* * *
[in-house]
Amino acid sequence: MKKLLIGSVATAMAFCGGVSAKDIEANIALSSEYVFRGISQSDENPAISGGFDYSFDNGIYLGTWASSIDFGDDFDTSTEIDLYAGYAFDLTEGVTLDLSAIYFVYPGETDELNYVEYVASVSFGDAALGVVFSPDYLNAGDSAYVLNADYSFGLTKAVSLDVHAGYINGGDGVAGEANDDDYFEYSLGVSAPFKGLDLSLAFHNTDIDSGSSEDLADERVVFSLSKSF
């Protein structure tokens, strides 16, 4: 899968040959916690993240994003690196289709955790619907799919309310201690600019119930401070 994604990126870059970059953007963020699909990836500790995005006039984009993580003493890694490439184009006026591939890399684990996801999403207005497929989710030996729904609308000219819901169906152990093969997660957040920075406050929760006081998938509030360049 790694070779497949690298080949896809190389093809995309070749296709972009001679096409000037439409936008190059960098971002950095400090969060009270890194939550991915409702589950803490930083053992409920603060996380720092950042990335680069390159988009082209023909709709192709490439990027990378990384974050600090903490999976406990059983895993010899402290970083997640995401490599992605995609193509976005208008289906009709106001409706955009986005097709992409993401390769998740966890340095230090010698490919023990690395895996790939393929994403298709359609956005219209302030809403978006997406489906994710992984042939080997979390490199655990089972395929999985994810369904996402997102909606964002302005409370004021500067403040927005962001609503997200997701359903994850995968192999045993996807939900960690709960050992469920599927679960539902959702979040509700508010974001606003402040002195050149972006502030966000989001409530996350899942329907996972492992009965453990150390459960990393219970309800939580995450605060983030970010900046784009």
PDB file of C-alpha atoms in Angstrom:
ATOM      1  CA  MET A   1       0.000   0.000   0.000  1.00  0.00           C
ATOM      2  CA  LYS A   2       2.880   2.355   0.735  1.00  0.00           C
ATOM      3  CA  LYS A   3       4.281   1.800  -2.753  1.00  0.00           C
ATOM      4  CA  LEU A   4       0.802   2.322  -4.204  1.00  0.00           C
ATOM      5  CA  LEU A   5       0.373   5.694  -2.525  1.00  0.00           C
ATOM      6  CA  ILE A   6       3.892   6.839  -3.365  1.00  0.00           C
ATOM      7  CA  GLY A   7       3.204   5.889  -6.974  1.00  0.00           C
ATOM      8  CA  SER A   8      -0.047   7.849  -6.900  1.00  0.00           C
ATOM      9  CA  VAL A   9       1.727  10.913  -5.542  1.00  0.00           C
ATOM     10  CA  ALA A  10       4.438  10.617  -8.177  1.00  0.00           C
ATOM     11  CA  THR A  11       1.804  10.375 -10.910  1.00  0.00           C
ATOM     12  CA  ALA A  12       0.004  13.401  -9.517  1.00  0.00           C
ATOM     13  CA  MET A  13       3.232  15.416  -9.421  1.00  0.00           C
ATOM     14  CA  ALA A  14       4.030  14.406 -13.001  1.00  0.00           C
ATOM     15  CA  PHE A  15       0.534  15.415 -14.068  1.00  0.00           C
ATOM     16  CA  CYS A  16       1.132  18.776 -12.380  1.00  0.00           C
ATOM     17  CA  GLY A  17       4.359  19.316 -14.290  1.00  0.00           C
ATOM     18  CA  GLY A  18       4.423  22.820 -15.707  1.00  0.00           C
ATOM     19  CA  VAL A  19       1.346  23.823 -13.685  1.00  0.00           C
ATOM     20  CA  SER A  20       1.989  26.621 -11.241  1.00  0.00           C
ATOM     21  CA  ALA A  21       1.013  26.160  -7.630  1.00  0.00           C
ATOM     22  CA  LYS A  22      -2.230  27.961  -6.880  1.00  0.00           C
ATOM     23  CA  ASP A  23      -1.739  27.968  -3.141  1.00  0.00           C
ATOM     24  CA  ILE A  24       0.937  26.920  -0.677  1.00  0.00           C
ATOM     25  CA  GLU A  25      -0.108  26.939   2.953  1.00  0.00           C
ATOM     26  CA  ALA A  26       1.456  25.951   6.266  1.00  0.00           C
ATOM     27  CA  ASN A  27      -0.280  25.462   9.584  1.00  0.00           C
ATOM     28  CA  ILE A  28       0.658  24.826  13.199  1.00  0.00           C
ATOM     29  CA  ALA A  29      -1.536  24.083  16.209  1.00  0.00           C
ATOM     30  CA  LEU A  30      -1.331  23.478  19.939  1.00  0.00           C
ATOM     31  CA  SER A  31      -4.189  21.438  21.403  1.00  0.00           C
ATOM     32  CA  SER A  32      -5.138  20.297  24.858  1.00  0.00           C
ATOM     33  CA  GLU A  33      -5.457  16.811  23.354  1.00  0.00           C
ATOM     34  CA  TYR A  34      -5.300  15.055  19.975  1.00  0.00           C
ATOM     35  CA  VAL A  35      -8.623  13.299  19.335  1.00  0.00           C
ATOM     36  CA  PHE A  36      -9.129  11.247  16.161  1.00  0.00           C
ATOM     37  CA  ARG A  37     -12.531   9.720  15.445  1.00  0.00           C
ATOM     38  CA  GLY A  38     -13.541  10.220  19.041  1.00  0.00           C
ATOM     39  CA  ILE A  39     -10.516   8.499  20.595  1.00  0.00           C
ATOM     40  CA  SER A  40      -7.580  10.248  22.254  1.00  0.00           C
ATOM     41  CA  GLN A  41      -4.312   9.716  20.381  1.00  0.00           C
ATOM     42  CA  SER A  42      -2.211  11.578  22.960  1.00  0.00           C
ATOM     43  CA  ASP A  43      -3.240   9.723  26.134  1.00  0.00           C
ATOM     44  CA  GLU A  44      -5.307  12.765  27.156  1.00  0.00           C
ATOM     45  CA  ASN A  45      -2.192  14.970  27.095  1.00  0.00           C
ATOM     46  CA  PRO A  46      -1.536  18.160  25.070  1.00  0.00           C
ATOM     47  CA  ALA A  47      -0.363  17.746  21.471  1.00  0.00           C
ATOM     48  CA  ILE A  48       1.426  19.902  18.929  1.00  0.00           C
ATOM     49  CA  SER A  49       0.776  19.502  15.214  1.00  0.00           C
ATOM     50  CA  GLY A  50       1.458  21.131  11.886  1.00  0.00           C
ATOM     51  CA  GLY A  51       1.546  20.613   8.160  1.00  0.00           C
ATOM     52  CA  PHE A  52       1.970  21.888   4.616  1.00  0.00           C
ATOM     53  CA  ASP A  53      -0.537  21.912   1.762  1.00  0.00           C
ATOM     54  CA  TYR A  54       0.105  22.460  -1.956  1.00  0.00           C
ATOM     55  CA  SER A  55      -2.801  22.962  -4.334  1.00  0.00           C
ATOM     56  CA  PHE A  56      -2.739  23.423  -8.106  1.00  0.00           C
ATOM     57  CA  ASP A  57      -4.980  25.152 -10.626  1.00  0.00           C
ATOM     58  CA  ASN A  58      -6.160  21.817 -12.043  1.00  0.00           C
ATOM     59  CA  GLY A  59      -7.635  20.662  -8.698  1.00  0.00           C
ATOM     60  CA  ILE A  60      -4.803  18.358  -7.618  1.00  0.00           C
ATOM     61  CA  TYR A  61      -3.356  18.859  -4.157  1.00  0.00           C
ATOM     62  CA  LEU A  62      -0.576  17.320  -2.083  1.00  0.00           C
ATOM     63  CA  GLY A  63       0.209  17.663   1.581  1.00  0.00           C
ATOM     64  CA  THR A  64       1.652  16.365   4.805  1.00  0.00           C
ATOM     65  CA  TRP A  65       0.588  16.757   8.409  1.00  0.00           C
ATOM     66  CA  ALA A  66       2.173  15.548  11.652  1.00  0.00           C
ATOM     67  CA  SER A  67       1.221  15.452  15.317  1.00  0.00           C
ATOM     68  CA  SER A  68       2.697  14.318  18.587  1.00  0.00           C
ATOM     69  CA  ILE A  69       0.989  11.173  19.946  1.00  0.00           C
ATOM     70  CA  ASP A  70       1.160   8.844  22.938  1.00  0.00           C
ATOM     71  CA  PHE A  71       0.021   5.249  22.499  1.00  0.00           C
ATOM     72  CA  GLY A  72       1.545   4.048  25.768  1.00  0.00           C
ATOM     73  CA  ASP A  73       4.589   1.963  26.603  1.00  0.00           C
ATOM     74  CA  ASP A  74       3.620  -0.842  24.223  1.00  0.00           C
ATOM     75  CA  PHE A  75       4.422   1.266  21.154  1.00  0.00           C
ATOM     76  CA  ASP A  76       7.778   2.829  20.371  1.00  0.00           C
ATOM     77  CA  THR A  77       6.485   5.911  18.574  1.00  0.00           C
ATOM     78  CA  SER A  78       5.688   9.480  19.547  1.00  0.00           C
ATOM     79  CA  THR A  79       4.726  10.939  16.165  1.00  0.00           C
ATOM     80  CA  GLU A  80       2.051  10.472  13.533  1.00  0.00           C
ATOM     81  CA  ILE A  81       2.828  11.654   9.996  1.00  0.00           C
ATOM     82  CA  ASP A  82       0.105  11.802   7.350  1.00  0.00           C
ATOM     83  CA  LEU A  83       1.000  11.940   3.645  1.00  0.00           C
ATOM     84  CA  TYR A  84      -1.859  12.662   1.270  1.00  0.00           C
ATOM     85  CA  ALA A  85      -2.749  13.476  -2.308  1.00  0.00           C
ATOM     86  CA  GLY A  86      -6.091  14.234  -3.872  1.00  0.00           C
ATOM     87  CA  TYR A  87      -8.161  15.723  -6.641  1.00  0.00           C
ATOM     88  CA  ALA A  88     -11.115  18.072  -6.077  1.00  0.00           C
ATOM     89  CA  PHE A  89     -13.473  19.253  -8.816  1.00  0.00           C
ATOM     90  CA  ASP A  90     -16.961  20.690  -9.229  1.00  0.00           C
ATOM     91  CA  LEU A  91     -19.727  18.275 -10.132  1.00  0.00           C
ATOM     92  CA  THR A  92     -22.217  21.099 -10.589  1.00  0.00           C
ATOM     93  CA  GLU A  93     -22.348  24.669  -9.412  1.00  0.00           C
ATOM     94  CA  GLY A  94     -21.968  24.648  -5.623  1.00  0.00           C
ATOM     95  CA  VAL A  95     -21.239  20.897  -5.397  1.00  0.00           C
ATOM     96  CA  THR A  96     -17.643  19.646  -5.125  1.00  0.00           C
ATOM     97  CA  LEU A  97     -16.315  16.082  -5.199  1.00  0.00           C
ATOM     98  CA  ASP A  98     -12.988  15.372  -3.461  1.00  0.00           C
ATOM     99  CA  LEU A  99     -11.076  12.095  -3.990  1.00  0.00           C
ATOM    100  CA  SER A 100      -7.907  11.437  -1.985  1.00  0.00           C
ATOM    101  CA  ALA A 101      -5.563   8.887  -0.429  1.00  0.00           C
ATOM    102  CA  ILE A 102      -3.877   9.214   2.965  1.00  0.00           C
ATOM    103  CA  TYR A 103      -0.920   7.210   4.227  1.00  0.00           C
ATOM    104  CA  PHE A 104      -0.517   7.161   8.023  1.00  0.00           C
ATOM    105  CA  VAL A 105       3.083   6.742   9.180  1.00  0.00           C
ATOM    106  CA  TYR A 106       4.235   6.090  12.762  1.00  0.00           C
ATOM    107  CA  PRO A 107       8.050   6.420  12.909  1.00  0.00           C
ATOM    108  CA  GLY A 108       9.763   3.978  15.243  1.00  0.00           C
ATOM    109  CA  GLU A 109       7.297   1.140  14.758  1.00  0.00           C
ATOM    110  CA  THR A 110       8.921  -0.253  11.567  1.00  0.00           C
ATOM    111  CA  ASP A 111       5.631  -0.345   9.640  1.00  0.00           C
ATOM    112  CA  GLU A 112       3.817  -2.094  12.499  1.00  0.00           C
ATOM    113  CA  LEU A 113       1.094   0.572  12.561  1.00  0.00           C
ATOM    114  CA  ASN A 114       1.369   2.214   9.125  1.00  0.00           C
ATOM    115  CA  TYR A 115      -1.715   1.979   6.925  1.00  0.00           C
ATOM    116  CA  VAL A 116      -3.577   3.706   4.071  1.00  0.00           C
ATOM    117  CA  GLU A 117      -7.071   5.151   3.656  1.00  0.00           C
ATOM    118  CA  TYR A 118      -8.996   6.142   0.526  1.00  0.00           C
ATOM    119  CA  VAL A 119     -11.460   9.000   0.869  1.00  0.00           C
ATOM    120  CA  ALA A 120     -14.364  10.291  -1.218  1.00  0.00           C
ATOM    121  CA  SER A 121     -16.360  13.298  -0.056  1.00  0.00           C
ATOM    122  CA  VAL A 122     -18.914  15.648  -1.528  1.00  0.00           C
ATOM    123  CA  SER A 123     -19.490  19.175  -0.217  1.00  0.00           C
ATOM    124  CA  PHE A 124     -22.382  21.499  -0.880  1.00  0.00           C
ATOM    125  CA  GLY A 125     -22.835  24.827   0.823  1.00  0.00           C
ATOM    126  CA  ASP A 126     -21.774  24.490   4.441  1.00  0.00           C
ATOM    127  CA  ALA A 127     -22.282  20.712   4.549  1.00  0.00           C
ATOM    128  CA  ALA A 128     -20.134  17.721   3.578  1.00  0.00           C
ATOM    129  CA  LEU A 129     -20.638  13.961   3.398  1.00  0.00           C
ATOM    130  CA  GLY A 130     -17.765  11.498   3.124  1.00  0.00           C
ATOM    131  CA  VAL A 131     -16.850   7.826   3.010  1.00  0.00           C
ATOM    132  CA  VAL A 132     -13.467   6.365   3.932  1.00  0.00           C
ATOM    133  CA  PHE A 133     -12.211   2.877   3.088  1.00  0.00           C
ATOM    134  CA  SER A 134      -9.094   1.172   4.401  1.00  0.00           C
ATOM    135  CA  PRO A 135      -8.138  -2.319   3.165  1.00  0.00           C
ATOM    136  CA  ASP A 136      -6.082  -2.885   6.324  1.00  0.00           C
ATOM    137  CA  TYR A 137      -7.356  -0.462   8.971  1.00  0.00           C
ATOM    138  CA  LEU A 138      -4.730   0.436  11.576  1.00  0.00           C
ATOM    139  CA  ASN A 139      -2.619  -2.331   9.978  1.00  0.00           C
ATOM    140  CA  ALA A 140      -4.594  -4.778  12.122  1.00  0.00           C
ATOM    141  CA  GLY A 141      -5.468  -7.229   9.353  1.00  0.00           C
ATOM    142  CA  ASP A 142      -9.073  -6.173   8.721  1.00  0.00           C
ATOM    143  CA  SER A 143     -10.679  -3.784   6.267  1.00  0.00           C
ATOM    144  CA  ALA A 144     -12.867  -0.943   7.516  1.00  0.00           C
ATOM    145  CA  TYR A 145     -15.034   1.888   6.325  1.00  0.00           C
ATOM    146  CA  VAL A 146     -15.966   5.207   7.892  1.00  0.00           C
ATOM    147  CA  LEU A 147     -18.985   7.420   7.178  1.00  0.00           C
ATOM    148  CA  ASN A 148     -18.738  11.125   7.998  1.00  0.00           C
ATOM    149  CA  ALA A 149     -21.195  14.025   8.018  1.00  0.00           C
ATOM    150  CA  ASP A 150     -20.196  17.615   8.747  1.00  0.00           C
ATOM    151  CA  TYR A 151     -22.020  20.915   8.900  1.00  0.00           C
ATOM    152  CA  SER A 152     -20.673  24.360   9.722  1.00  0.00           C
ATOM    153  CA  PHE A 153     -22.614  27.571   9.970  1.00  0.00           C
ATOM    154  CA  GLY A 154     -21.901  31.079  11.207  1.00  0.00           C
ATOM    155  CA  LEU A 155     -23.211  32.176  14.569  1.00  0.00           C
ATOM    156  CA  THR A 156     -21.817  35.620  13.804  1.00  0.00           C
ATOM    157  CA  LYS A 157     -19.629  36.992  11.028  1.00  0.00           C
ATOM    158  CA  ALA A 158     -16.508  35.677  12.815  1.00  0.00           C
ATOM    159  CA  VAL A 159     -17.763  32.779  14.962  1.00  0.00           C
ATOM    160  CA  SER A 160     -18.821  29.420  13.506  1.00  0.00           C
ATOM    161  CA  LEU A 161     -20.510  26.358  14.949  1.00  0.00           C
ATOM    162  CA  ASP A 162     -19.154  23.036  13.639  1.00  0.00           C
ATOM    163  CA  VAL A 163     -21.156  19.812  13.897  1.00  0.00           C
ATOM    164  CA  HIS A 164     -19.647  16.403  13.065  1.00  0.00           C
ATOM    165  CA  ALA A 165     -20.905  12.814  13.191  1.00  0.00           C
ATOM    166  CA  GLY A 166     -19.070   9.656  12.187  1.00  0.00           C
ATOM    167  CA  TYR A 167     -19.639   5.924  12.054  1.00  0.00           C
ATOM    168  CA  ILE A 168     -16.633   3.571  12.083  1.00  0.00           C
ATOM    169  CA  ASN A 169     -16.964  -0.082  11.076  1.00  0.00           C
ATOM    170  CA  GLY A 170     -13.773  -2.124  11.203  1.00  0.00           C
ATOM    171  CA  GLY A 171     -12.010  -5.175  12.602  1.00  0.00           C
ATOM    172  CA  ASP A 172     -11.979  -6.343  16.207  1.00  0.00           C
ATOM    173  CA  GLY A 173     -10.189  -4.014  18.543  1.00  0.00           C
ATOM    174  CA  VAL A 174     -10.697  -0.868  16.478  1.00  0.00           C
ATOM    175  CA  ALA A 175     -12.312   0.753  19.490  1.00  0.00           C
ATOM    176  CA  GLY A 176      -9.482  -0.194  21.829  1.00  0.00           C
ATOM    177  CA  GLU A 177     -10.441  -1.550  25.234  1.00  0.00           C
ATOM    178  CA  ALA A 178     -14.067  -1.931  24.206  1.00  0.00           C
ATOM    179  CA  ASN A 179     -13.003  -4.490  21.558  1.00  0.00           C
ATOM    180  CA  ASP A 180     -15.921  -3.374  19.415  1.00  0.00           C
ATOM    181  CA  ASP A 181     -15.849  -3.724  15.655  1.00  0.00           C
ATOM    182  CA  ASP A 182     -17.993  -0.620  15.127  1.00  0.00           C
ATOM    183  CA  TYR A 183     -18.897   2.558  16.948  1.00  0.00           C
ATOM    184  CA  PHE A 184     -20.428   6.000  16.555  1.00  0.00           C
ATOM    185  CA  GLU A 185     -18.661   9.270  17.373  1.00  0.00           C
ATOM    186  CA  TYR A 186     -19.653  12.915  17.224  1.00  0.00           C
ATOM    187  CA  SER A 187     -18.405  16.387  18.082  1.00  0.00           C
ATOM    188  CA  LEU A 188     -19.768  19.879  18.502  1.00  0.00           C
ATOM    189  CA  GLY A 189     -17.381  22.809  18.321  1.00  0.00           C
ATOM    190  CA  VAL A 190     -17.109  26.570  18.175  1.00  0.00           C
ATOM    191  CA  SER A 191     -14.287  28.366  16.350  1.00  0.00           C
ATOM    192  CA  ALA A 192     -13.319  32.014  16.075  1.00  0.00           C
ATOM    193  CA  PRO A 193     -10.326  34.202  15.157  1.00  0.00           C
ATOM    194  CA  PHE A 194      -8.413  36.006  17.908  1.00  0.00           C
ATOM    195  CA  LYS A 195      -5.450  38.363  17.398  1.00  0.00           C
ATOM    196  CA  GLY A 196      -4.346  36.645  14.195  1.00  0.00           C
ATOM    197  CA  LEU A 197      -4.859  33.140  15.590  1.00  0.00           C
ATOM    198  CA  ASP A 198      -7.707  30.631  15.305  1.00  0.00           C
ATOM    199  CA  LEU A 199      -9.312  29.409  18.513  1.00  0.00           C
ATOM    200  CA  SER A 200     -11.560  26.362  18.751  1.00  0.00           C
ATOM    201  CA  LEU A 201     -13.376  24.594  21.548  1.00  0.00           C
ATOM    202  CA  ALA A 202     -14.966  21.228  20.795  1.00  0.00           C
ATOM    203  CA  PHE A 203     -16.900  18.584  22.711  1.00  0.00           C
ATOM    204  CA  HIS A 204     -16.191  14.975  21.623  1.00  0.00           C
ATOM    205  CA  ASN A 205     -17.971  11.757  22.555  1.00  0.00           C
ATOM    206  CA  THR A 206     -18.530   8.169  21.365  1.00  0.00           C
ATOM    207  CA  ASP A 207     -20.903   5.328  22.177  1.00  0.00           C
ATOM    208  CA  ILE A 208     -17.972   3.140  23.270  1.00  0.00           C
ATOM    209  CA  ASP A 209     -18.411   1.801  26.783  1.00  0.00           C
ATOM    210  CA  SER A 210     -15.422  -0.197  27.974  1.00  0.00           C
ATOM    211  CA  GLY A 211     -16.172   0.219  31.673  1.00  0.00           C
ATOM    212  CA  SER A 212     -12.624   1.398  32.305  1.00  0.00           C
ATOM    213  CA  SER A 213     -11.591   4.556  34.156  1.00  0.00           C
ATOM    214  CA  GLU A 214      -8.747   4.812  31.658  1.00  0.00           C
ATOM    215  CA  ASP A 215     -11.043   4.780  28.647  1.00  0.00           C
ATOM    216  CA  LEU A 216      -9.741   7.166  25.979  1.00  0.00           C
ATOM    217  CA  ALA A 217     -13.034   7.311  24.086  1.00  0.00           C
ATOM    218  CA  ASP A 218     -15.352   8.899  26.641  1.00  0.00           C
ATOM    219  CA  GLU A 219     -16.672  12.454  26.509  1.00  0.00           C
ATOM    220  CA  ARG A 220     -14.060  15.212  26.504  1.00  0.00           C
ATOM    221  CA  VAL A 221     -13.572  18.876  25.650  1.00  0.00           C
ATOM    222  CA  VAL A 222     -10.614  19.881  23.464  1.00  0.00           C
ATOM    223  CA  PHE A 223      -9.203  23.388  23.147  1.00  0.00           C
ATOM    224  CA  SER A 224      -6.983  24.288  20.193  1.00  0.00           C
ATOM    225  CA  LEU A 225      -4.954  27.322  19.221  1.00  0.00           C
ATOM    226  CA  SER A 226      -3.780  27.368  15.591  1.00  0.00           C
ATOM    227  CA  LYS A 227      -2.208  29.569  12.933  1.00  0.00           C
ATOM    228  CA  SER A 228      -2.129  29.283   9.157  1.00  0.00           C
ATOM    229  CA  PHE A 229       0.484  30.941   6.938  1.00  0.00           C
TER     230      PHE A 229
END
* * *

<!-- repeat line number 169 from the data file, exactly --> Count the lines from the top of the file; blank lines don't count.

ATOM    165  CA  ALA A 165     -20.905  12.814  13.191  1.00  0.00           C